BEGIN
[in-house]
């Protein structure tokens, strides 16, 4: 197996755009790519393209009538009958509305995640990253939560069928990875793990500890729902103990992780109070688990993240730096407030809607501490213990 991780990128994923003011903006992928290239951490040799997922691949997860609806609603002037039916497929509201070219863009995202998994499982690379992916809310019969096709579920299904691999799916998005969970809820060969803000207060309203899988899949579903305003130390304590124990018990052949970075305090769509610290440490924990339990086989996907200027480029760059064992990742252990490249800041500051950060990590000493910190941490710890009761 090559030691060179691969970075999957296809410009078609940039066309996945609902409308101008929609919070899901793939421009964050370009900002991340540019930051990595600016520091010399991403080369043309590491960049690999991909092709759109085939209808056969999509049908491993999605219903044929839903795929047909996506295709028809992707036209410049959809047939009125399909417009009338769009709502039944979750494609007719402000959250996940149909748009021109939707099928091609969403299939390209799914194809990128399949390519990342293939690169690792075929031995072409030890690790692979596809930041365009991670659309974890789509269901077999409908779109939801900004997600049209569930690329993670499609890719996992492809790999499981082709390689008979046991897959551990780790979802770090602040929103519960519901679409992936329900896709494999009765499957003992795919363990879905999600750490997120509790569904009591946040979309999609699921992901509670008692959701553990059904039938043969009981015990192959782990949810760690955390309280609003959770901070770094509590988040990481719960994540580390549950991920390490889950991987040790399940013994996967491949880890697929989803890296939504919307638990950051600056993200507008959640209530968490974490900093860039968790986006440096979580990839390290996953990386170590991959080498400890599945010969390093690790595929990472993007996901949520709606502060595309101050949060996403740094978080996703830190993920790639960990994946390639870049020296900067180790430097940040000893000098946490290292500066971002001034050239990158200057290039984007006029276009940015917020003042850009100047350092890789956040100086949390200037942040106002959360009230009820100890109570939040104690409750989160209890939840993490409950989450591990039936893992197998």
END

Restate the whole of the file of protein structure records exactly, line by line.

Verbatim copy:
[in-house]
């Protein structure tokens, strides 16, 4: 197996755009790519393209009538009958509305995640990253939560069928990875793990500890729902103990992780109070688990993240730096407030809607501490213990 991780990128994923003011903006992928290239951490040799997922691949997860609806609603002037039916497929509201070219863009995202998994499982690379992916809310019969096709579920299904691999799916998005969970809820060969803000207060309203899988899949579903305003130390304590124990018990052949970075305090769509610290440490924990339990086989996907200027480029760059064992990742252990490249800041500051950060990590000493910190941490710890009761 090559030691060179691969970075999957296809410009078609940039066309996945609902409308101008929609919070899901793939421009964050370009900002991340540019930051990595600016520091010399991403080369043309590491960049690999991909092709759109085939209808056969999509049908491993999605219903044929839903795929047909996506295709028809992707036209410049959809047939009125399909417009009338769009709502039944979750494609007719402000959250996940149909748009021109939707099928091609969403299939390209799914194809990128399949390519990342293939690169690792075929031995072409030890690790692979596809930041365009991670659309974890789509269901077999409908779109939801900004997600049209569930690329993670499609890719996992492809790999499981082709390689008979046991897959551990780790979802770090602040929103519960519901679409992936329900896709494999009765499957003992795919363990879905999600750490997120509790569904009591946040979309999609699921992901509670008692959701553990059904039938043969009981015990192959782990949810760690955390309280609003959770901070770094509590988040990481719960994540580390549950991920390490889950991987040790399940013994996967491949880890697929989803890296939504919307638990950051600056993200507008959640209530968490974490900093860039968790986006440096979580990839390290996953990386170590991959080498400890599945010969390093690790595929990472993007996901949520709606502060595309101050949060996403740094978080996703830190993920790639960990994946390639870049020296900067180790430097940040000893000098946490290292500066971002001034050239990158200057290039984007006029276009940015917020003042850009100047350092890789956040100086949390200037942040106002959360009230009820100890109570939040104690409750989160209890939840993490409950989450591990039936893992197998």